Wine evolution class also teaches basic appreciation
Students enrolled in my PLSC 307 class about wine must be 21 to enroll, and taking it will not make them 'wine snobs'. They will, instead, have an appreciation of what goes into making a glass of wine drinkable as well as the history associated with it from the beginning to the present day.
They have the initial wine tasting during the second class at the Prairie Rose Meadery in Fargo, where they will get to appreciate the world's oldest recognized wine product made from honey. It will also give them a chance to initiate the winemaking process that will take place under the watchful eye of Susan Ruud, the entrepreneur of the Meadery. They will come back and bottle up a couple of bottles each, just before Thanksgiving break, to take home to likely include with their holiday feasting. It will also give them something tangible to show what they learned to do in one of their final semesters at NDSU.
"Where do I start?" many have asked me, and in this limited class, it starts with the bottle and the labels they have on them. What the various shapes may imply — i.e. the uniquely shaped 'Fiasco' bottle of Chianti, or the Bordeaux square-shouldered bottle versus the Burgundy sloping-shouldered bottles.
Then I warn them about the controversy that surrounds the closure of the wine bottles — to cork or not? When consuming wine with serious wine lovers, making a negative statement about difficulties getting a bottle uncorked, or even making a favorable statement about an alternative bottle closure might move a friendly discussion into the forbidden realm of discussing politics or religion in mixed company.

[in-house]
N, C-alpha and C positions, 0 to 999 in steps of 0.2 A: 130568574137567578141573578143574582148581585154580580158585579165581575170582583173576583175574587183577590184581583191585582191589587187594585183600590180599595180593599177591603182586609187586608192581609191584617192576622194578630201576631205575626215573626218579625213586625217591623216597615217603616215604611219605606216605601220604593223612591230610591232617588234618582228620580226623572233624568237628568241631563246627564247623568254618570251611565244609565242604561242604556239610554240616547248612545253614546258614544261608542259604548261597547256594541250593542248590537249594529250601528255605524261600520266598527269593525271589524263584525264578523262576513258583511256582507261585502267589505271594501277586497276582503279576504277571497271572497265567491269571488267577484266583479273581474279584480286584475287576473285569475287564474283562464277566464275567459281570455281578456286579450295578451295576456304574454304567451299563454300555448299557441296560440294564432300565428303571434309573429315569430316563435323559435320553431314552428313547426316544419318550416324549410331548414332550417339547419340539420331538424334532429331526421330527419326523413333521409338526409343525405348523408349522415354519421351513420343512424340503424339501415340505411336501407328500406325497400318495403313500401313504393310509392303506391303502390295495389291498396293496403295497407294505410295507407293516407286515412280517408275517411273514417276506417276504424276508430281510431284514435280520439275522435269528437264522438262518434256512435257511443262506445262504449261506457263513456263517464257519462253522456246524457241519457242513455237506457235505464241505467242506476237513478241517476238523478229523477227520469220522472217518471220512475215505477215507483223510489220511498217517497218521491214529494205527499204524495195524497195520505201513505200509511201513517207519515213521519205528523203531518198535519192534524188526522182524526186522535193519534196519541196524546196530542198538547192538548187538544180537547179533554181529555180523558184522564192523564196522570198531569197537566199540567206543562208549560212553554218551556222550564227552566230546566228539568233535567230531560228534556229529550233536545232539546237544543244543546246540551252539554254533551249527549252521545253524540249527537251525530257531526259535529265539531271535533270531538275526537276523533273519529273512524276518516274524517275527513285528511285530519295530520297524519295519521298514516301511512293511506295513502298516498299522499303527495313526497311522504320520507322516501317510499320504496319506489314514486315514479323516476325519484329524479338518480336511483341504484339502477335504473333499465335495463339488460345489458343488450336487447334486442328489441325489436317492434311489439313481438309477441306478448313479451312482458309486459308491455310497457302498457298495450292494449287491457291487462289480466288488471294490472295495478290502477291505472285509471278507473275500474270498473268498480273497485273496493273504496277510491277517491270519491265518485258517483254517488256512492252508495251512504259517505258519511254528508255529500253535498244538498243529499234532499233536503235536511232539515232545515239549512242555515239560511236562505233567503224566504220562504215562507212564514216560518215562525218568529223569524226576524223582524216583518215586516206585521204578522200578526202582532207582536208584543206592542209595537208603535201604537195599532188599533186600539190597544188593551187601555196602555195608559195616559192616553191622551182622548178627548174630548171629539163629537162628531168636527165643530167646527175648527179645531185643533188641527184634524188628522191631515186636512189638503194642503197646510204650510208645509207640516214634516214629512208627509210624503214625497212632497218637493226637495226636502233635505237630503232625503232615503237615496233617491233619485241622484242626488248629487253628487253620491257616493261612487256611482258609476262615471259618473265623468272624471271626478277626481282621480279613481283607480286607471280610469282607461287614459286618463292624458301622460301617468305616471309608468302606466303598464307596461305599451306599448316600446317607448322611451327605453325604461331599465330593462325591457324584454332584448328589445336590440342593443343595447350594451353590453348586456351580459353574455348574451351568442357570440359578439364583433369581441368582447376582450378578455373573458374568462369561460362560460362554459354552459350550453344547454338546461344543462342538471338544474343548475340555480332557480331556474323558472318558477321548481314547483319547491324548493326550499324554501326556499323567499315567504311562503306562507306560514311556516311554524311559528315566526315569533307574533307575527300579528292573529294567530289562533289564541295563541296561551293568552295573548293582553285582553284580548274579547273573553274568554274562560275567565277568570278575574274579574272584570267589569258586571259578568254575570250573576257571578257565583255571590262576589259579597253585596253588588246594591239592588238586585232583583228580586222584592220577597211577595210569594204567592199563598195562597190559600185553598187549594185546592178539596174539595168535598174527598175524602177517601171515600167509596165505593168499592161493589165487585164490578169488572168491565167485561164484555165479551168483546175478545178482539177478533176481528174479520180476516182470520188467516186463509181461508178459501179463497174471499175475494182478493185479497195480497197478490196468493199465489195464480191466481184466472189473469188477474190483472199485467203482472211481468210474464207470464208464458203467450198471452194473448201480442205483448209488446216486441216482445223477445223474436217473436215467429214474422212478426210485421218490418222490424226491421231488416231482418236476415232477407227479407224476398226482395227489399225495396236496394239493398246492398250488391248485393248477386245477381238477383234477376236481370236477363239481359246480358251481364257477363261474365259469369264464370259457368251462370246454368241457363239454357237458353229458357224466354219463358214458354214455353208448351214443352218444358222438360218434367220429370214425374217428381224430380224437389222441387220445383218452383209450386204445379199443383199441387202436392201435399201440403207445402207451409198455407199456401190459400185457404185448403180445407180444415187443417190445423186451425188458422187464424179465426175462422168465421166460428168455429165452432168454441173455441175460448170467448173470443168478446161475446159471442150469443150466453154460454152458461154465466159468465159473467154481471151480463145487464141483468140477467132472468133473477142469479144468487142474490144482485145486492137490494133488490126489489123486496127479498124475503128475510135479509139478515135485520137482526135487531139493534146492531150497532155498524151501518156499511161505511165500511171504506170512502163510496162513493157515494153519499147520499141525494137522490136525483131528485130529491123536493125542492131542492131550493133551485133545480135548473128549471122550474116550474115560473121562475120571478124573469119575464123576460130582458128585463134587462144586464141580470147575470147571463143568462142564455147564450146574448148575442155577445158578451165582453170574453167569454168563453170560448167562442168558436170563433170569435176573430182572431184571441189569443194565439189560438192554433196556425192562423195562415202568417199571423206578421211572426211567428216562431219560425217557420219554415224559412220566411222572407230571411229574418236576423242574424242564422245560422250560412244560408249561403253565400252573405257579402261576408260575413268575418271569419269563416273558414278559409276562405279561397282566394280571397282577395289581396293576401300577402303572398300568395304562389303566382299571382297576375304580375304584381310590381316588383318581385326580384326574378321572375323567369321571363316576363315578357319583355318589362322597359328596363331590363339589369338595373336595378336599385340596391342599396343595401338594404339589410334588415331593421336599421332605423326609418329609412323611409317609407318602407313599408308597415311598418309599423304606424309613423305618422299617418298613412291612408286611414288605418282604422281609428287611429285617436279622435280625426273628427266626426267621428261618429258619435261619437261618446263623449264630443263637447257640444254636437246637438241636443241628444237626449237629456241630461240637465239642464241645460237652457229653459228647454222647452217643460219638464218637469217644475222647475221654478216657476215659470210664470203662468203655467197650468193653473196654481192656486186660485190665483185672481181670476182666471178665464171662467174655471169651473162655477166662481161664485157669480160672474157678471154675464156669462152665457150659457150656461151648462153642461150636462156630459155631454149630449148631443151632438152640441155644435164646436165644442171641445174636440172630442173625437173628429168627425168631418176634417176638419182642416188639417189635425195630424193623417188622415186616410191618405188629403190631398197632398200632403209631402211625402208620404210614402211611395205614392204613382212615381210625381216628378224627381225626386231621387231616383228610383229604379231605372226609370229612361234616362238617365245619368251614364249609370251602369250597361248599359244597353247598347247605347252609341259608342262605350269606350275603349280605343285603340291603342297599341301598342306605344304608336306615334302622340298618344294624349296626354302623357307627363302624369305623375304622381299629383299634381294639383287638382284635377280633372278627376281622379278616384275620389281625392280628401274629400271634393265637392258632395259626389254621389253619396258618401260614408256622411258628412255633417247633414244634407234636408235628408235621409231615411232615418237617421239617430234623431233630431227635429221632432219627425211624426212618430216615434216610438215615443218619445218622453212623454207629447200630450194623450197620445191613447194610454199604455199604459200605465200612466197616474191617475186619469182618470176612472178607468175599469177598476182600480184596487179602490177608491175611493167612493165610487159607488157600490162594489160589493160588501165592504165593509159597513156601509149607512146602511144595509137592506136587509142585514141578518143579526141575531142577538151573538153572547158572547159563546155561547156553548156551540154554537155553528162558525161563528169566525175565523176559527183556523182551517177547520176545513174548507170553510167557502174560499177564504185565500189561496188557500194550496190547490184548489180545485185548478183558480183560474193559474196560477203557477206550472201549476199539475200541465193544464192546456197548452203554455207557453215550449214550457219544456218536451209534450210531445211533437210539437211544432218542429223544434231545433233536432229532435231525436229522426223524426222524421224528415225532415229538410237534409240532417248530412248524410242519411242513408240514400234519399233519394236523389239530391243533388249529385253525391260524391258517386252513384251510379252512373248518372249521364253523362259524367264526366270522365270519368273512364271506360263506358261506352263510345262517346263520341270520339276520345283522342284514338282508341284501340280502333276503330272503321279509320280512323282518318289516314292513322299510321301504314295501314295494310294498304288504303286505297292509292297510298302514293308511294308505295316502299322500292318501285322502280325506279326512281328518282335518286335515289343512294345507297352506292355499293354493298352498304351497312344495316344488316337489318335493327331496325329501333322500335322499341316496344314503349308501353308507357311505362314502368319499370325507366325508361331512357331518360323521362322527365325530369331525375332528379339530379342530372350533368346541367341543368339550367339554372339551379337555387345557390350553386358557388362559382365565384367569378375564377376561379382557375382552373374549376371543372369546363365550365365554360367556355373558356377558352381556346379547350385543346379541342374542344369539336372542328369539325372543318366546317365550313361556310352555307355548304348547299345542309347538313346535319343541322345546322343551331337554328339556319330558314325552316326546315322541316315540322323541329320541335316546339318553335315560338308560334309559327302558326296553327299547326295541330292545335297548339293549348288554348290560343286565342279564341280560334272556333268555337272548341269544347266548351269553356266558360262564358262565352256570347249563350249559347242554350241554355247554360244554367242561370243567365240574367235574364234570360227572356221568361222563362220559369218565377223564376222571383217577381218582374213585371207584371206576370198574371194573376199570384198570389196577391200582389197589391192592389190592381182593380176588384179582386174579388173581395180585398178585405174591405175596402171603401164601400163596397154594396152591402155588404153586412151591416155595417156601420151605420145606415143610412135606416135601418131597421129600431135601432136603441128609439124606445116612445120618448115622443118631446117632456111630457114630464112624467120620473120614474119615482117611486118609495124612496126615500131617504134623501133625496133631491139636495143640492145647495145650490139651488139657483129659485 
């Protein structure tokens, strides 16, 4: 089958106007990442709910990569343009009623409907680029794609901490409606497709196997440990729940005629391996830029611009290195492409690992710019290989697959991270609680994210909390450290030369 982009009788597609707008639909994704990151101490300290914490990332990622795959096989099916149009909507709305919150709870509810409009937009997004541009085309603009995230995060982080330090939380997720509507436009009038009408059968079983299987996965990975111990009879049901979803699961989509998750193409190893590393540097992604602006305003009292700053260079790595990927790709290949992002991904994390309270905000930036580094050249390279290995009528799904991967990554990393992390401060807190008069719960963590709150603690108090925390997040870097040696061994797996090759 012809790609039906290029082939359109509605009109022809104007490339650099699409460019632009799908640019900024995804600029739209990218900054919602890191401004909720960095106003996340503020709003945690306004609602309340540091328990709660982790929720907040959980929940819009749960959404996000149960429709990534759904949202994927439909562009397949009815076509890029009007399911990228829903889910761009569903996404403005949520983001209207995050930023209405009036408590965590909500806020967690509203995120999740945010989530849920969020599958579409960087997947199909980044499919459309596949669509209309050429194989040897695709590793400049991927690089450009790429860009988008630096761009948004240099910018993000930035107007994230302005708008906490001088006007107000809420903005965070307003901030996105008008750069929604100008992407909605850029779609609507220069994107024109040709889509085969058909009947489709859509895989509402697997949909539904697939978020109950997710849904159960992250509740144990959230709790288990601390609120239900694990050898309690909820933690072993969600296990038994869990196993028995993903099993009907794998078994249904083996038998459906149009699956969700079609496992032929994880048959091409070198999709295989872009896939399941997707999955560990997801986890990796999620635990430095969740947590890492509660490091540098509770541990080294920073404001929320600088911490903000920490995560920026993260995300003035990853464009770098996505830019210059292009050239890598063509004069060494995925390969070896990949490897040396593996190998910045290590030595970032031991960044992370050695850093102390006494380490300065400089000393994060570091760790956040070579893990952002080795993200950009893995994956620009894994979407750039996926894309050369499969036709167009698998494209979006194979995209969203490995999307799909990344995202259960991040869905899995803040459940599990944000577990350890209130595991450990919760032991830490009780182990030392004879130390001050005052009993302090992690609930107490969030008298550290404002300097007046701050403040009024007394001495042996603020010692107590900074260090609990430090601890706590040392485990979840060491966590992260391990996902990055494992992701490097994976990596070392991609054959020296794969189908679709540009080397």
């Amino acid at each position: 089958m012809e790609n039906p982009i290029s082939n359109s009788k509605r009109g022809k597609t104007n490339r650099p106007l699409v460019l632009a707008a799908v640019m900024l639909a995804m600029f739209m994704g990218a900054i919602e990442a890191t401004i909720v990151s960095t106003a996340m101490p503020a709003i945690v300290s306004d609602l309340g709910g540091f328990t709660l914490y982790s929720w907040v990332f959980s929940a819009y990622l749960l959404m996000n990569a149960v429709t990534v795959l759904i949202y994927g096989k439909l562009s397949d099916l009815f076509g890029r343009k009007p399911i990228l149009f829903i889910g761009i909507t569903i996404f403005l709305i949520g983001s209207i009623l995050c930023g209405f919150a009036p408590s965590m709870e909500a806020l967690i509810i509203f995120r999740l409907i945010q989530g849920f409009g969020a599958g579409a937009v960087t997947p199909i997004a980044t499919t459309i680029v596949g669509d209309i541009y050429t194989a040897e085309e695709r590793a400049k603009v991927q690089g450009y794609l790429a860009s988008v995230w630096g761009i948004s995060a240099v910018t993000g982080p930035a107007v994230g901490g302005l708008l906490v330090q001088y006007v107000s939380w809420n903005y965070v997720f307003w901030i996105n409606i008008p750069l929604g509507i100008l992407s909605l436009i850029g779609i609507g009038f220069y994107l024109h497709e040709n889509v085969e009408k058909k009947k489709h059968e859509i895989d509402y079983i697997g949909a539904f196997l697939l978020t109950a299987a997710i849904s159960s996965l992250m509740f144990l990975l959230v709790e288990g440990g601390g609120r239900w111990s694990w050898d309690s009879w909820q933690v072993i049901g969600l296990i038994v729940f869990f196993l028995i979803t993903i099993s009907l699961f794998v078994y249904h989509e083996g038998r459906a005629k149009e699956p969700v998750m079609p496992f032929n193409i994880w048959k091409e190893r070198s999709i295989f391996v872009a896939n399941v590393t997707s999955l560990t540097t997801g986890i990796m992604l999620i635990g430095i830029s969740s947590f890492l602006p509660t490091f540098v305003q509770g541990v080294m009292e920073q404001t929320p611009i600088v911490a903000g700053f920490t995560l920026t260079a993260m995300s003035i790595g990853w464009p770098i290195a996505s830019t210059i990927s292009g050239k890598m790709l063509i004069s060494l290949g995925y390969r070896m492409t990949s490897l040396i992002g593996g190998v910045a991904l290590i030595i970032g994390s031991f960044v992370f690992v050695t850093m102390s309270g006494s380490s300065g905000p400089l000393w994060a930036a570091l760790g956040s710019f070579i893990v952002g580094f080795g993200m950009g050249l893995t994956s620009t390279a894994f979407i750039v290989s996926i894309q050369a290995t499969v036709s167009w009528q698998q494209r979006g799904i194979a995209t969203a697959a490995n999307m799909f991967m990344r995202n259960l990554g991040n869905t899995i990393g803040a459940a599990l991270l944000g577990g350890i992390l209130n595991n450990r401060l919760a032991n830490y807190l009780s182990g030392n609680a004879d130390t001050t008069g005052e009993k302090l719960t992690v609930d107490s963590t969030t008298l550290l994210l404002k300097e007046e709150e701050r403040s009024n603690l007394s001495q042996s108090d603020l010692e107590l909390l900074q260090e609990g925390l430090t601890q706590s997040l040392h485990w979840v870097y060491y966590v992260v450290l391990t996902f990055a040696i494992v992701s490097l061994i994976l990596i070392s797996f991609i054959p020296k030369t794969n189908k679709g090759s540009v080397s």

I acquaint them with what is roughly considered the big six of wines in America. The three whites: riesling, sauvignon blanc and chardonnay. The three reds: pinot noir, merlot/cabernet sauvignon and syrah/shiraz.
Next come basic flavor interpretations of fruity, oaky, acidic, soft tannins and aftertaste, which all begin with the five S's of wine tasting: See, Swirl, Sniff, Sip and Savor, with the emphasis of this being just to get acquainted with tasting the wine.
History is replete with wine lovers to acquaint students with including George Washington, Benjamin Franklin, Thomas Jefferson, Napoleon and, believe it or not, Richard Nixon. Each had their favorite wines, which made an impact on their market success at the time.
Never to be glossed over is the impact of the Prohibition imposed by the 18th Amendment — the Volstead Act, and the Judgment of Paris, where American wines from California upstaged French wines and opened the world to an unending selection of wines from which to select.
The course includes a formal wine tasting at the NDSU Alumni Center, a field trip to Carlos Creek Winery in Alexandria, Minnesota, on a Saturday, and at least a couple of wine tastings at our home.
Ron Smith, a retired NDSU Extension horticulturist, writes weekly about his love of wine and its history. Readers can reach him at email@example.com.